My blogging will be light through this coming week - unless I find some unexpected free time - so I'm going to post some links I found recently about rheomorphic tuffs and voluminous silicic lava flows. My first exposure to these kinds of rocks - ash-flow tuffs or ignimbrites that are so strongly welded that they can be mistaken for rhyolite flows and domes - was in the High Rock country north of Gerlach, NV, and near Soldier Meadow, back during my days of uranium exploration. The rocks in question in that area were peralkaline (or peralkalic) ash-flow tuffs that showed laminated textures more typical of flows. Rheomorphic tuffs (RT - my abbreviation) can apparently be difficult to distinguish from extensive or voluminous silicic lava flows (VSLF - my abbreviation). The rhyolite of Dorsey Creek (Tdc) - which we saw here and here near Jarbidge, NV, and which erupted about 8 million years ago from the Bruneau-Jarbidge eruptive center - is a voluminous rhyolite flow. I'm not sure I'd be able to tell these things apart - RT v. VSLF - without doing some real research and going on a good field trip or two.
Volcanological aspects of peralkaline silicic welded ash-flow tuffs (1974): Bulletin of Volcanology [abs].
Mid-Tertiary silicic alkalic magmatism of Trans-Pecos Texas: Rheomorphic tuffs and extensive silicic lavas (1989): NM Bureau of Geology and Mineral Resources [buy Memoir 46, it looks good!]. NOTE: the silicic magmatism of the region is "commonly peralkaline" and includes "strongly rheomorphic welded tuffs, and unusually widespread silicic lavas." This is a field guide.
In situ formation of welded tuff-like textures in the carapace of a voluminous silicic lava flow, Owyhee County, SW Idaho (1996): Bulletin of Volcanology [abs]. NOTE: this is about the Badlands Rhyolite, a VSLF with textures similar to rheomorphic tuffs.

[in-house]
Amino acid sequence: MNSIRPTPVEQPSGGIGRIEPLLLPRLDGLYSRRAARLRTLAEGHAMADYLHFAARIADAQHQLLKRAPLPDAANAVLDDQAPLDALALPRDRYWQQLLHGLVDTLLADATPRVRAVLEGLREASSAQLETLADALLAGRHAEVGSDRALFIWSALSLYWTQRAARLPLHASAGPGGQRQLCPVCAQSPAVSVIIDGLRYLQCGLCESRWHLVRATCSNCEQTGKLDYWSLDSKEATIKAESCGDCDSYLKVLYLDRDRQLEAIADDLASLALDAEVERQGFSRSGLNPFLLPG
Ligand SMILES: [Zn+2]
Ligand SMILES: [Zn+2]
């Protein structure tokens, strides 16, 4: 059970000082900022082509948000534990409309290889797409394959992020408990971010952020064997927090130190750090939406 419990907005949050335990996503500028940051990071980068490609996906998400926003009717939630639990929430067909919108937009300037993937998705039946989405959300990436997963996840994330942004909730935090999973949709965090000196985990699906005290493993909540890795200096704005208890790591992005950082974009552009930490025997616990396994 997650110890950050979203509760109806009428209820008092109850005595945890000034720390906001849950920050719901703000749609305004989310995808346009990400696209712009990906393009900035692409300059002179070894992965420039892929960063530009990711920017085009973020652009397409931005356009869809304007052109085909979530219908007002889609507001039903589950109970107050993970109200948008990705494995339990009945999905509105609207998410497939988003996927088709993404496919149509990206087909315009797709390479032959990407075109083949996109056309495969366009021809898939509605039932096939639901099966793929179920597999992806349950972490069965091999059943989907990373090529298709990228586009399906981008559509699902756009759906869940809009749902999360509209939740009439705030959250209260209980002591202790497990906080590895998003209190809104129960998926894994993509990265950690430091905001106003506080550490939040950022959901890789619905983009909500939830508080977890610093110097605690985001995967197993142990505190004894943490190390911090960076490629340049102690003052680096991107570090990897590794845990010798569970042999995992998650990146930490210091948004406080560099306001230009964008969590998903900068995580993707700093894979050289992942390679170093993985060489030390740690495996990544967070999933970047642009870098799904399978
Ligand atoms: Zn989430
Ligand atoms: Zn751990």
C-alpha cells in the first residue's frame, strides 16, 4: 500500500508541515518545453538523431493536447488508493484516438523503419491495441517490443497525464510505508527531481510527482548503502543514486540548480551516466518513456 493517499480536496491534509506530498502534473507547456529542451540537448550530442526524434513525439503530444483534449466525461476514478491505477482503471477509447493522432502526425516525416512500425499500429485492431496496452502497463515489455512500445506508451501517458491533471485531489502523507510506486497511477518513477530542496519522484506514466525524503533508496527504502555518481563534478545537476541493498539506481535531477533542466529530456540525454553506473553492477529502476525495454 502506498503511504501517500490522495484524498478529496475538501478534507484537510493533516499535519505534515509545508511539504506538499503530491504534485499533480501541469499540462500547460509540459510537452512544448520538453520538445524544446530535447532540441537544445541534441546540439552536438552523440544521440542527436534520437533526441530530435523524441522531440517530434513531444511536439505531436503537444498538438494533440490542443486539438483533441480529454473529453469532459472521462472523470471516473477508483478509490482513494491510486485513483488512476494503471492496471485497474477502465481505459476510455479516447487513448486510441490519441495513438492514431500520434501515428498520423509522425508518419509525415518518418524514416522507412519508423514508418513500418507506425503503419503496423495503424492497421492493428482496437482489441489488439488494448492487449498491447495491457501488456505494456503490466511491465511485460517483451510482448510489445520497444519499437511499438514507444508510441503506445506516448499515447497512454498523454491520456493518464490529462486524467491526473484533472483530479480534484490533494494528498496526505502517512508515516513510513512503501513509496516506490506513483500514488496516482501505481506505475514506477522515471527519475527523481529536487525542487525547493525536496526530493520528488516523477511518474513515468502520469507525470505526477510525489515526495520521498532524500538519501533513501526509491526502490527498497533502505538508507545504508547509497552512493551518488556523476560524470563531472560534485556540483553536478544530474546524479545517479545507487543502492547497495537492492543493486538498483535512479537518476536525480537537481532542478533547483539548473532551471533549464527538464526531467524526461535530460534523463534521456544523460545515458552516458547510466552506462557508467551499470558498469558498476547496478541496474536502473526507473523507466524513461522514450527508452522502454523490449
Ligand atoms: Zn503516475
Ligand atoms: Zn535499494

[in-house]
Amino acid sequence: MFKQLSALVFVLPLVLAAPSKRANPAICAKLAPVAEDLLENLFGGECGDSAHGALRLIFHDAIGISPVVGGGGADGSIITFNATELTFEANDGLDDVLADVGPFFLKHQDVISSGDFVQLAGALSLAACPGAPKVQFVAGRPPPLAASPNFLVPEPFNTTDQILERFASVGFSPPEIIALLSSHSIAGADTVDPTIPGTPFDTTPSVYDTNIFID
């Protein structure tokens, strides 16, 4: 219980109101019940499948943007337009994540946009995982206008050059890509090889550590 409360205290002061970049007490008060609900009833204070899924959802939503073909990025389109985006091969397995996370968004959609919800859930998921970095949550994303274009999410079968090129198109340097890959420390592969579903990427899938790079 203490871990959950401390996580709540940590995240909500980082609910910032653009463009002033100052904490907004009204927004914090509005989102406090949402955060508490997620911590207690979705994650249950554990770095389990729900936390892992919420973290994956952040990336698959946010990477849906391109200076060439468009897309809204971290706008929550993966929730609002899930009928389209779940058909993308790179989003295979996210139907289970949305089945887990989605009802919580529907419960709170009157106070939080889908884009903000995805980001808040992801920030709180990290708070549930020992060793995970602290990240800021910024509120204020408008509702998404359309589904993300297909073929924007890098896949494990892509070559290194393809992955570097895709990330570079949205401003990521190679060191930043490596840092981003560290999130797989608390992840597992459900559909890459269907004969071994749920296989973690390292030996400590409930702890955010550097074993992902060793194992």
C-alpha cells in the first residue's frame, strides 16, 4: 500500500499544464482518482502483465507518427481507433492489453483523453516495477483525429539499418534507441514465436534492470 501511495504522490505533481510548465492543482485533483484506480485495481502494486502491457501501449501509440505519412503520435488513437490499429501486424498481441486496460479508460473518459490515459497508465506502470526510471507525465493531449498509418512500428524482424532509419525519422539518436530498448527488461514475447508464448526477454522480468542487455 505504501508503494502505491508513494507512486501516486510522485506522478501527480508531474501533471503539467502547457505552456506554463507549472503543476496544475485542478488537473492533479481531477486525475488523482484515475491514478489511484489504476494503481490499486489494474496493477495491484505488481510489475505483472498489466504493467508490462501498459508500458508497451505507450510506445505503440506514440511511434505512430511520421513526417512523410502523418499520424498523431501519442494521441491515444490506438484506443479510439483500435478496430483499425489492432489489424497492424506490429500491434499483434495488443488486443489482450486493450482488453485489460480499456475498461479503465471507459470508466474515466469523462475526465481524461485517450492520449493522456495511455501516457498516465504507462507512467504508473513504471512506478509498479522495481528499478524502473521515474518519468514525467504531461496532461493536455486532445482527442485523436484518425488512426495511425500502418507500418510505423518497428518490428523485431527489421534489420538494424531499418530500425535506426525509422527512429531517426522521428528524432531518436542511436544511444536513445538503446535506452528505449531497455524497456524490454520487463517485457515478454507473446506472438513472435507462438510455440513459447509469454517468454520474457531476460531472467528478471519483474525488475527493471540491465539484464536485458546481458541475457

Field guide to the Rattlesnake Tuff and High lava Plains near Burns, Oregon (1999): Oregon Geology. NOTE: This is the only full article in the batch, and it not only mentions rheomorphic tuffs and peralkaline magmatism, but it is also a field guide.
Distinguishing strongly rheomorphic tuffs from extensive silicic lavas (1992): Bulletin of Volcanology [abs] - wherein Chris Henry and John Wolff state that, "Extensive silicic lavas could be appropriately termed flood rhyolites."
Rhyolitic ignimbrites in the Rogerson Graben, southern Snake River Plain volcanic province: volcanic stratigraphy, eruption history and basin evolution (2008): Bulletin of Volcanology [abs].
Northwestern Nevada: An early caldera-focused system of the Yellowstone hotspot track (2009): 2009 Portland GSA Annual Meeting [abs]. NOTE: About the Soldier Meadow Tuff and the peralkaline rhyolite flows and tuffs of the High Rock Canyon volcanic center.
The Soldier Meadow Tuff of the High Rock Caldera, northwestern Nevada (2009): 2009 Portland GSA Annual Meeting [abs]. I'm sorry I missed this session!